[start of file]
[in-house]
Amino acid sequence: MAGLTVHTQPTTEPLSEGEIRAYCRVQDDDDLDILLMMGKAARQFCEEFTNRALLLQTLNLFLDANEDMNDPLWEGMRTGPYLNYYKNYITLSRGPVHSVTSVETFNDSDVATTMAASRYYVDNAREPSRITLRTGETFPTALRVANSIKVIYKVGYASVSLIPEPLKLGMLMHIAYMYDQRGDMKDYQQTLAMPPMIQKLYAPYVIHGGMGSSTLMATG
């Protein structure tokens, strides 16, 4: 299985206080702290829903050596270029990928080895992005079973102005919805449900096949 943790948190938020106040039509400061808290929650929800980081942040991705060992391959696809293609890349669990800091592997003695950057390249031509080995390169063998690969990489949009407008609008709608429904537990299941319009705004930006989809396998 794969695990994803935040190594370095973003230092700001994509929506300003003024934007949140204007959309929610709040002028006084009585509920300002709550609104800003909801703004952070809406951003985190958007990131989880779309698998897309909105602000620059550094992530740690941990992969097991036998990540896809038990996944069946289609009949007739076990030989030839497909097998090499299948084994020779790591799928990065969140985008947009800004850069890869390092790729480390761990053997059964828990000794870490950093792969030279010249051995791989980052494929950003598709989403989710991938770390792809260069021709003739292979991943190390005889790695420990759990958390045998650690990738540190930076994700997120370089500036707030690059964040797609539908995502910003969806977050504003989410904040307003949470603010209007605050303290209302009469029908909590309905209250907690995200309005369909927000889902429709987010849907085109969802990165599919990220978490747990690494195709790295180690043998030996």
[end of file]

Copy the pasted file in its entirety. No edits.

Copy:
[in-house]
Amino acid sequence: MAGLTVHTQPTTEPLSEGEIRAYCRVQDDDDLDILLMMGKAARQFCEEFTNRALLLQTLNLFLDANEDMNDPLWEGMRTGPYLNYYKNYITLSRGPVHSVTSVETFNDSDVATTMAASRYYVDNAREPSRITLRTGETFPTALRVANSIKVIYKVGYASVSLIPEPLKLGMLMHIAYMYDQRGDMKDYQQTLAMPPMIQKLYAPYVIHGGMGSSTLMATG
């Protein structure tokens, strides 16, 4: 299985206080702290829903050596270029990928080895992005079973102005919805449900096949 943790948190938020106040039509400061808290929650929800980081942040991705060992391959696809293609890349669990800091592997003695950057390249031509080995390169063998690969990489949009407008609008709608429904537990299941319009705004930006989809396998 794969695990994803935040190594370095973003230092700001994509929506300003003024934007949140204007959309929610709040002028006084009585509920300002709550609104800003909801703004952070809406951003985190958007990131989880779309698998897309909105602000620059550094992530740690941990992969097991036998990540896809038990996944069946289609009949007739076990030989030839497909097998090499299948084994020779790591799928990065969140985008947009800004850069890869390092790729480390761990053997059964828990000794870490950093792969030279010249051995791989980052494929950003598709989403989710991938770390792809260069021709003739292979991943190390005889790695420990759990958390045998650690990738540190930076994700997120370089500036707030690059964040797609539908995502910003969806977050504003989410904040307003949470603010209007605050303290209302009469029908909590309905209250907690995200309005369909927000889902429709987010849907085109969802990165599919990220978490747990690494195709790295180690043998030996």